Leistikow: A spring football season is possible, but it requires a great plan — and some luck
If there is going to be a spring football season for the Big Ten Conference and others, a lot of issues surrounding the COVID-19 pandemic must fall neatly into place.
But as was apparent from the Tuesday moves by the Big Ten and Pacific-12 to postpone fall sports, executing a spring season is also going to require better planning and foresight from league leaders.
“Obviously, it’ll look different than it’s ever looked before,” Iowa coach Kirk Ferentz said during a Tuesday afternoon Zoom call. “But those are things that if (they’re) given thought and we do it in a smart way, for sure (a spring season) can be done.”
What might that look like?
There are already plenty of ideas flowing from Big Ten coaches and media. Ohio State’s Ryan Day came out firing Wednesday morning, advocating for a January start to an eight-week regular season plus a postseason.
That timeline, he said, would give more opportunity for potential pro prospects (including his star quarterback, Justin Fields) to showcase their games before entering the draft process. An earlier start would be one way to entice more seniors to stick around.
Another benefit to a January start: More recovery time for student-athletes before the fall 2021 season, which everyone hopes can be as close to normal as possible.
Let’s say an abbreviated spring season ends in late March or early April. Although more contact would take place than in spring practices (which span five weeks at Iowa and finish in late April), athletes would be afforded two or three months off before returning for summer conditioning. The usual eight-week stretch of winter conditioning at Iowa could be pushed back to late fall. (Ferentz says Iowa players are being given this week and next week off before returning for team activities Aug. 24 or 25.)
A spring season could mean a slightly shortened fall 2021 season. Suppose the Big Ten, for example, kept its 10-game conference-only model and added one nonconference game to make 11. Then we’re talking 19 regular-season games crunched into 11 months. Although that is undoubtedly a high total and a point of concern for Ferentz, it’s also worth mentioning that college teams that reach their national title games (FBS or FCS) already play 15 games in 4½ months.
“When we look at the spring, we have to look at the entire calendar year for 2021,” Ferentz said. “And I’m sure that’ll be where the discussions all begin.”
If a January start is planned, two big questions must be addressed.
First, the weather — which can be particularly harsh in January and February (and even March) in Big Ten country. That might just have to be the bitter (cold) reality to play football. Fans might mind, if they are permitted to attend; I doubt the players will. Perhaps there could be a game or two scheduled for temperature-controlled environments along the way. (Hello, UNI-Dome?)
Second, there’s the eligibility issue. Day suggested Wednesday that 2021 — both the spring and fall seasons — count as one year of eligibility. That would be more than fair to athletes, but obviously some leeway would be needed for teams to exceed the 85-scholarship limit. (Hello, NCAA?)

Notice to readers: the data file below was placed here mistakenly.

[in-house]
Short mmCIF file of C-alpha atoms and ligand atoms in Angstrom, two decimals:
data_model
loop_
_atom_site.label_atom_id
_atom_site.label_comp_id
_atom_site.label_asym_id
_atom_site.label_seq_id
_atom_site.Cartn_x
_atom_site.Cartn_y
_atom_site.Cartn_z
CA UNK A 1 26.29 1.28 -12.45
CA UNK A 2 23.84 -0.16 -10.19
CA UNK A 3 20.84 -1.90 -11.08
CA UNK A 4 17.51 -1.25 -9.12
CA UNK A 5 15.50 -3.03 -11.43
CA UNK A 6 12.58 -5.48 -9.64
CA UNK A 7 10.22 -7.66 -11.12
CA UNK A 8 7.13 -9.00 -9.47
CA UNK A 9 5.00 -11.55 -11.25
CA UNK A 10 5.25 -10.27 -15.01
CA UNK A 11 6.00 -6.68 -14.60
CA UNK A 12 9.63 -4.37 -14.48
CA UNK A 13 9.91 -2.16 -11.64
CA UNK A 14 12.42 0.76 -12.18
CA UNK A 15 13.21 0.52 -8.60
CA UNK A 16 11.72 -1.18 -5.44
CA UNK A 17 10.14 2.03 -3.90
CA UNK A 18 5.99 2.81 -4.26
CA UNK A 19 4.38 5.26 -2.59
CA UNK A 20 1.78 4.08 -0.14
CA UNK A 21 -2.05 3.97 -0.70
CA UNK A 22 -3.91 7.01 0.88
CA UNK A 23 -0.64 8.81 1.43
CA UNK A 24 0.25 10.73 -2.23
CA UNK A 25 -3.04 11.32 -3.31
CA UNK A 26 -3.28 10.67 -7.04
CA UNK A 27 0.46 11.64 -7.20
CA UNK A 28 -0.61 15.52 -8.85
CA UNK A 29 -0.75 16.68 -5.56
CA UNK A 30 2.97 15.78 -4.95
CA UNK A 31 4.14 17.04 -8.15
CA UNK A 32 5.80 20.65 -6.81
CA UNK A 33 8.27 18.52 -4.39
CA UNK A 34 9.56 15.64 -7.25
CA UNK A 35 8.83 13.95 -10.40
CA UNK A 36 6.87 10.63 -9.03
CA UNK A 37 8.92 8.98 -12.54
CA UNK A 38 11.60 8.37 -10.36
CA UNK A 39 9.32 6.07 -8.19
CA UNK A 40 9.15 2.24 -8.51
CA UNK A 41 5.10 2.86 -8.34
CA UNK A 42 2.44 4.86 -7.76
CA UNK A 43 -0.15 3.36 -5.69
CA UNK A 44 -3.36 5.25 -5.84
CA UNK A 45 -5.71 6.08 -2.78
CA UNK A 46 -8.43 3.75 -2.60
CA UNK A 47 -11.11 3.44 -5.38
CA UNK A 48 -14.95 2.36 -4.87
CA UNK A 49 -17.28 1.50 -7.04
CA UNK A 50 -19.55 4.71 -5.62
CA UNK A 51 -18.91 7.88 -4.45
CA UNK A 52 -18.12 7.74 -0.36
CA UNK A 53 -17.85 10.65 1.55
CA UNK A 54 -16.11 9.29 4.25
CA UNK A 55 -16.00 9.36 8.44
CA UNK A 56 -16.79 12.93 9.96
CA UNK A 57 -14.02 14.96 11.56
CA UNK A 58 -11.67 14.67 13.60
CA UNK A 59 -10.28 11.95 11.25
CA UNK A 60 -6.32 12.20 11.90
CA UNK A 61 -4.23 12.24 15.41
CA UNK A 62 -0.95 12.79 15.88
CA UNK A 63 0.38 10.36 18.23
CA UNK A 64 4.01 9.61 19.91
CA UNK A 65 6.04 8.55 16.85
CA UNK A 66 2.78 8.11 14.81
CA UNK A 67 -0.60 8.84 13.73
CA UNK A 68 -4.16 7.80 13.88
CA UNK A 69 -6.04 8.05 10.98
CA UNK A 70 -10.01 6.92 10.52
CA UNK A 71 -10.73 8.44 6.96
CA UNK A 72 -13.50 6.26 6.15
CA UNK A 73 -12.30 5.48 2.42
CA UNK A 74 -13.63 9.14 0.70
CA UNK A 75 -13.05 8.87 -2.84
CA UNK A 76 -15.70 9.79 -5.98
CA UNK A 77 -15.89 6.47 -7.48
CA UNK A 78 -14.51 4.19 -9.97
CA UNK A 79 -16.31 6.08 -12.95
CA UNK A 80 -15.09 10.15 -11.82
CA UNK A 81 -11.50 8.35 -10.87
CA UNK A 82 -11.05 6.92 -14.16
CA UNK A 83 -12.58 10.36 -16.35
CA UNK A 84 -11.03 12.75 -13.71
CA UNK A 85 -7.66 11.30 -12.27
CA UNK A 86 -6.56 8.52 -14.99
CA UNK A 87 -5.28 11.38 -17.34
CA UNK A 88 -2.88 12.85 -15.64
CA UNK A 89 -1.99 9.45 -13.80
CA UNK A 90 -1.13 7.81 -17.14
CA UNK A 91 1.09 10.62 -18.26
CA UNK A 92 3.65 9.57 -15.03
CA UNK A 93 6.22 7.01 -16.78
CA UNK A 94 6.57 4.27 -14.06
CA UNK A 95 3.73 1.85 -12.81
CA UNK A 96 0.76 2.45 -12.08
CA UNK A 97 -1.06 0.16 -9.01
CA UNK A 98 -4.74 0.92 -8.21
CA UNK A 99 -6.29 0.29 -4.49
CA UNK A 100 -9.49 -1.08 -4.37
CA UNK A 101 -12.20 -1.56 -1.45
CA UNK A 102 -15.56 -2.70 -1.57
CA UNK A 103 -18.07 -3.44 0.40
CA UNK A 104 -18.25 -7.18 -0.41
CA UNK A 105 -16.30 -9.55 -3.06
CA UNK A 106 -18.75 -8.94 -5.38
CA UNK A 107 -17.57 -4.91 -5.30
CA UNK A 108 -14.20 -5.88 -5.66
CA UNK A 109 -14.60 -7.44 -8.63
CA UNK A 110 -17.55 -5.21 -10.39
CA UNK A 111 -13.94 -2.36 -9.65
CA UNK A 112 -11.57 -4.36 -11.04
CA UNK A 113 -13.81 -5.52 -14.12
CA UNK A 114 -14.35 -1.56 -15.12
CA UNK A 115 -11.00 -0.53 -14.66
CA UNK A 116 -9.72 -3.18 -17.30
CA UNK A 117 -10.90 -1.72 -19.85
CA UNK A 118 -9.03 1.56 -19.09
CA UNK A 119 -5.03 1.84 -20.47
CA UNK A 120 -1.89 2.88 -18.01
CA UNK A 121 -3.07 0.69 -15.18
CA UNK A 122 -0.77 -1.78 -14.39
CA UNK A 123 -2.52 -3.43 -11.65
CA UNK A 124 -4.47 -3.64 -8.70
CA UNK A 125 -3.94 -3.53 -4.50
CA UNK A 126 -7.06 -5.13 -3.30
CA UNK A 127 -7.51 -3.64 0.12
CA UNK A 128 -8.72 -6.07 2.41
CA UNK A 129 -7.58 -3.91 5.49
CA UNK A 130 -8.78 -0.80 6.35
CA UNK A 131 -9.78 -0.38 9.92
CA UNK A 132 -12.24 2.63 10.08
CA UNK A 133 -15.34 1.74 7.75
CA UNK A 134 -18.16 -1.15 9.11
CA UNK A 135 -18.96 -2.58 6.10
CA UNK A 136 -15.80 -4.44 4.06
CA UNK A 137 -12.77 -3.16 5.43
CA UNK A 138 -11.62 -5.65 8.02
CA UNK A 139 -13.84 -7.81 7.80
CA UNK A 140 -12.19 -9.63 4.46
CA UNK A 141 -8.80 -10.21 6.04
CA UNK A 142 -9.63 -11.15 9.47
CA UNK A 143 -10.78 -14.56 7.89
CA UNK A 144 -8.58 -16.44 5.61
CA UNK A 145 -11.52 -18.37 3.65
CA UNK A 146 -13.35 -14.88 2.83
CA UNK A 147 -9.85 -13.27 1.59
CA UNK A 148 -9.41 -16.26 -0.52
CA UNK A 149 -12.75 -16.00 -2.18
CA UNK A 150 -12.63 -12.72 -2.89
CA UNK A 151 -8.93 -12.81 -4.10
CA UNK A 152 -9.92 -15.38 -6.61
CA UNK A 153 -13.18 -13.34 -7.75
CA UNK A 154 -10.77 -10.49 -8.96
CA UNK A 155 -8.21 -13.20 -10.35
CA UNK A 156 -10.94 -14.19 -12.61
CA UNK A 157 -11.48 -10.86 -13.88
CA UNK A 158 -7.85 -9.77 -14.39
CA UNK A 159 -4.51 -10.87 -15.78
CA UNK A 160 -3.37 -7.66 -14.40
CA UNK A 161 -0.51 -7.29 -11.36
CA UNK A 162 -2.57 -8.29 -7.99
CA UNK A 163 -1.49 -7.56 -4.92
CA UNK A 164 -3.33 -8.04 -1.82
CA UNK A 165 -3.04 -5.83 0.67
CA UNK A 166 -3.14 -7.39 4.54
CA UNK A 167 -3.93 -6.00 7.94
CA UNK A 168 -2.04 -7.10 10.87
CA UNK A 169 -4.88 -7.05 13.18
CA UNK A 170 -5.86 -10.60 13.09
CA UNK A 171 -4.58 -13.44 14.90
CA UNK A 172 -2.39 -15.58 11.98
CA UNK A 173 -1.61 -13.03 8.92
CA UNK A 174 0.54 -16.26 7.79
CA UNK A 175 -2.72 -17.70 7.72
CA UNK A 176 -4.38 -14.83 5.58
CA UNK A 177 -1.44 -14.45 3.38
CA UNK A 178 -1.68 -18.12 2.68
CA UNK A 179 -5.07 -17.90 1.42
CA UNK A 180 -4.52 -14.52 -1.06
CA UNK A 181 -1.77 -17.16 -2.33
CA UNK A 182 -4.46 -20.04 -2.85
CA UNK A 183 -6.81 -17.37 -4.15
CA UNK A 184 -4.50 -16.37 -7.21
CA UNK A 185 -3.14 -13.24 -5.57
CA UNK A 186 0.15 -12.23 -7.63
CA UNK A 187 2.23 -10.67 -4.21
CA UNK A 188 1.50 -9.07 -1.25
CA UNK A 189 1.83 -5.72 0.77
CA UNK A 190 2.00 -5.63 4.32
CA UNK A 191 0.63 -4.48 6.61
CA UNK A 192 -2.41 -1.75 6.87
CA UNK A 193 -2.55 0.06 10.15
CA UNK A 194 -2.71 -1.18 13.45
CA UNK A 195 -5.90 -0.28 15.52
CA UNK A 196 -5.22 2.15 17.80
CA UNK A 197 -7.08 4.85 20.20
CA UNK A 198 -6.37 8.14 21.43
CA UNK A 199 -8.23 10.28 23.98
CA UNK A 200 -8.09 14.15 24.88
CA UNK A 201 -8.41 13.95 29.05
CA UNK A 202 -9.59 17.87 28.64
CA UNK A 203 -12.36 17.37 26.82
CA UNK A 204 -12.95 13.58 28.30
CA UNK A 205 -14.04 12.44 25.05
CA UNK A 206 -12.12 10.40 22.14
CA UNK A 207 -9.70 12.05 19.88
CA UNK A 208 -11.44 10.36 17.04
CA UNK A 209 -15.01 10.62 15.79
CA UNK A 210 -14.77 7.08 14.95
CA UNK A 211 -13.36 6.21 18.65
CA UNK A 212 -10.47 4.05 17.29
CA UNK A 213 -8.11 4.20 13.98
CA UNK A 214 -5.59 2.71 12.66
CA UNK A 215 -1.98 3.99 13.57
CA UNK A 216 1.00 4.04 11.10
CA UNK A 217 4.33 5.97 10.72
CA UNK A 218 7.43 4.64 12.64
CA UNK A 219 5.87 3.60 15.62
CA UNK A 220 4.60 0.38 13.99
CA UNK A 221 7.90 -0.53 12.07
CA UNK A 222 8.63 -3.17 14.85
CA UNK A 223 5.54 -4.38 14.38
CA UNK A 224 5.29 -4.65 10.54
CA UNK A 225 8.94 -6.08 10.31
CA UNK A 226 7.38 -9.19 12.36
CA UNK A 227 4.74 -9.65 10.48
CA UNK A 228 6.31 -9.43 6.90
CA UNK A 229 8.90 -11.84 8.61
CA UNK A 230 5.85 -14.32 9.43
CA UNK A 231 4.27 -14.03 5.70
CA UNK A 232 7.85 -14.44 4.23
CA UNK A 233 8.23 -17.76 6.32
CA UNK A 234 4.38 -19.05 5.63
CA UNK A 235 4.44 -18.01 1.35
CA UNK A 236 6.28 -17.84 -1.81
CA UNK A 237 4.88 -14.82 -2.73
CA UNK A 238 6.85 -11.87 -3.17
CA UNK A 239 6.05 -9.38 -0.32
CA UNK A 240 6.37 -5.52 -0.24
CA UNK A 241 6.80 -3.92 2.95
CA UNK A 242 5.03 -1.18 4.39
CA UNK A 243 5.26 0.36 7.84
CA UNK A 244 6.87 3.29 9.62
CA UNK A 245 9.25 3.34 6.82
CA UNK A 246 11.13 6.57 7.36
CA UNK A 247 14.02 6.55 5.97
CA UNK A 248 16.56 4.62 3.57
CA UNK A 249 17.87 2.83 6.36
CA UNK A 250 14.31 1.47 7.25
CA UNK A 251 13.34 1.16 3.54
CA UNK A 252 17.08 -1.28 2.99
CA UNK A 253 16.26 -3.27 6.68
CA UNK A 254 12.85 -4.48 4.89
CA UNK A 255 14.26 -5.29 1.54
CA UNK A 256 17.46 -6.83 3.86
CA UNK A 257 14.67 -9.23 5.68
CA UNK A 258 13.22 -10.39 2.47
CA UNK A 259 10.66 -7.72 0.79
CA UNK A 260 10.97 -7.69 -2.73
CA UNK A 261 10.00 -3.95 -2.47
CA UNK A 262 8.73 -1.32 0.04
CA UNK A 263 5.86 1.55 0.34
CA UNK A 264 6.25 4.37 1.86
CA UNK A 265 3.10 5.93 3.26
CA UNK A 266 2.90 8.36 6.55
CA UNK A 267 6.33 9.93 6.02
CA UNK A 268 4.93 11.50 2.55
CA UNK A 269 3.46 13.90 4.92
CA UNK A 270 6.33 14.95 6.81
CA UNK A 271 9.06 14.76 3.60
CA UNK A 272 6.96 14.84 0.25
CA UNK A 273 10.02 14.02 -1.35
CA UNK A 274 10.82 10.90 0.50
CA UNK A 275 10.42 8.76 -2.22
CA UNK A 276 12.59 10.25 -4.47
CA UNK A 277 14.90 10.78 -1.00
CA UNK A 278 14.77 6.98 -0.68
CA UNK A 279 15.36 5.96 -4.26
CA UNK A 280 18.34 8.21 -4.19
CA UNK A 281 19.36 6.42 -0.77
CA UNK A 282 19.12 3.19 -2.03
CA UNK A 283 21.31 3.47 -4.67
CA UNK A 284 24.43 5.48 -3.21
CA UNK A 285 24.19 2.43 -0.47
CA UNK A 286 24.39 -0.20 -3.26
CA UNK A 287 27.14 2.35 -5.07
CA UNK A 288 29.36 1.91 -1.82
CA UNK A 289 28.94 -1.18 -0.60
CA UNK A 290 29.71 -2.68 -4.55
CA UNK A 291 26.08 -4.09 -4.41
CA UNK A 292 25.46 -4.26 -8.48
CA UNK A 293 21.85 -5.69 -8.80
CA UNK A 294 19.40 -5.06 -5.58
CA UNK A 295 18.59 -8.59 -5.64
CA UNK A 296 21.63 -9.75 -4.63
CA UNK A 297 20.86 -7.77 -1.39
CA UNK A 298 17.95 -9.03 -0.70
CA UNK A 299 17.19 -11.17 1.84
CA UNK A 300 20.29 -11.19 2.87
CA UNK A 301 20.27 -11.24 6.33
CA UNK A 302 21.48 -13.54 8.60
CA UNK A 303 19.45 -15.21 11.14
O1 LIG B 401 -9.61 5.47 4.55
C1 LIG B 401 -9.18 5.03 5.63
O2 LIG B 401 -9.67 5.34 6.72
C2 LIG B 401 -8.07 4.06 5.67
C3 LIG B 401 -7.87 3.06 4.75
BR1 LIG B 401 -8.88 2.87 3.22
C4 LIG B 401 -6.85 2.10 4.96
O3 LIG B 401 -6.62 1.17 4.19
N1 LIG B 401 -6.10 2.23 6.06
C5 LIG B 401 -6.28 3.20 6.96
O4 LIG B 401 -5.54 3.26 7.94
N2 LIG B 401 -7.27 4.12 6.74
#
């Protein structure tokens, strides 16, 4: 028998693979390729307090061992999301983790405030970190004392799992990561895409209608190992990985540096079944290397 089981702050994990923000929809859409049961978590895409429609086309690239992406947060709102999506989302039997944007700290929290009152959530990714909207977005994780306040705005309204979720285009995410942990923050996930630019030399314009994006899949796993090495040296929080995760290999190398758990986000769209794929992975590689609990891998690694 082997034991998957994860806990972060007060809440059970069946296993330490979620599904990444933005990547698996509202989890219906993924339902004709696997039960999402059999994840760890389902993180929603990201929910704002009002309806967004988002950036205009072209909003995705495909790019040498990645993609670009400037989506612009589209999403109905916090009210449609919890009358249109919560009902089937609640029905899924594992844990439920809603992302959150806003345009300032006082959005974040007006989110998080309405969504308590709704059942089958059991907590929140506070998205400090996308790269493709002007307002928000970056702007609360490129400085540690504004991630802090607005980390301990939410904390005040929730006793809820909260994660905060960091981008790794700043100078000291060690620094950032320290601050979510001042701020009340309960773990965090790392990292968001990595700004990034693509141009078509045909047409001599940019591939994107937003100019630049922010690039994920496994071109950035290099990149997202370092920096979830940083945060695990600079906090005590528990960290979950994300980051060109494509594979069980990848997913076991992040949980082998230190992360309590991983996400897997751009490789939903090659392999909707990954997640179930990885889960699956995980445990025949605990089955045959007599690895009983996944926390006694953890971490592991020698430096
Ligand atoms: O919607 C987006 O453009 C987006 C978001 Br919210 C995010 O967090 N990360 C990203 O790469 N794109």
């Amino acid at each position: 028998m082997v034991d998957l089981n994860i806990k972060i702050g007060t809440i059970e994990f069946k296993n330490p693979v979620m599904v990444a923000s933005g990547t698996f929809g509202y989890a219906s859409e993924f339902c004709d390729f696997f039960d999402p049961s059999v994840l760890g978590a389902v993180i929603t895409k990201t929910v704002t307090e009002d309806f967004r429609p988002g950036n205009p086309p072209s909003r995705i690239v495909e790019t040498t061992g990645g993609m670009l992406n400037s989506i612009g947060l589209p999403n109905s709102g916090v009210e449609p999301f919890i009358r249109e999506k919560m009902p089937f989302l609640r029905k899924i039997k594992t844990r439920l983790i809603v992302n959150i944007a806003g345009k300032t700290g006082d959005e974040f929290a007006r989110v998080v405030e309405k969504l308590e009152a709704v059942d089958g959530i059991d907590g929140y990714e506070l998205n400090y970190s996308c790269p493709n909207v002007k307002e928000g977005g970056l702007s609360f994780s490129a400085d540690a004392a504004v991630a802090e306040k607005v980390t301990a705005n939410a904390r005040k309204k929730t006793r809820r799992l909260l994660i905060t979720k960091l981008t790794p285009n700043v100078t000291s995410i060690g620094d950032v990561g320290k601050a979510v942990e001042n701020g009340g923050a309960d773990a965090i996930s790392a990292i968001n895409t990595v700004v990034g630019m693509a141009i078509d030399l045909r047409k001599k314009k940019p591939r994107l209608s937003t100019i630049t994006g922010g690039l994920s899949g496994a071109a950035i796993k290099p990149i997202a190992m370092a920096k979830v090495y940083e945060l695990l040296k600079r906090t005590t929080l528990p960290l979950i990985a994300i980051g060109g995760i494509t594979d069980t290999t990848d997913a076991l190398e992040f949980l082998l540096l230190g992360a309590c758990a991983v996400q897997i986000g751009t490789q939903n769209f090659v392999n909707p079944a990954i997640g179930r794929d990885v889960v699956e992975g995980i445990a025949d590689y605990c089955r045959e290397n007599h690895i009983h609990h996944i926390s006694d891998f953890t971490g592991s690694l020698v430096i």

Ferentz believes early-enrollees will be plentiful, considering many high school players are seeing their fall seasons canceled. Day thinks it could be a good recruiting tool for the Big Ten, especially if other conferences go forward with playing this fall (as the Big 12 said this week it would do).
Purdue's Jeff Brohm also is an advocate of an eight-game spring season, but one that starts in March. That would more closely mimic traditional spring ball and provide for a better chance to have good weather, fans in the stands and a better handle on the coronavirus.
And by the way, if the Big Ten can play sometime this spring … and the Pac-12 can, too … why not have the league champions convene at the Rose Bowl? Pasadena, California, is pleasant any time of year.
Those are some logistical, fun starting points to think about. But health concerns obviously will be priority No. 1. The Pac-12, which has been more transparent about its medical data than the Big Ten, outlined two main areas that must improve to hold a spring season:
- Testing (and subsequent results) must be available within 24 hours of competition.
- There must be a clear ability to isolate new positive cases and quarantine high-risk contacts.
The disease must be under control nationally by January — or whenever the season is set to begin. That’s a big if, considering the U.S. reported 1,450 new COVID-19 deaths on Tuesday, compared with that day's totals of zero in France, four in Canada and six in Italy (for example).
There are more logistics to figure out, but that's an initial framework or two of what a spring season might look like. It may not yet seem probable, but it's certainly possible.
Hawkeyes columnist Chad Leistikow has covered sports for 25 years with The Des Moines Register, USA TODAY and Iowa City Press-Citizen. Follow @ChadLeistikow on Twitter.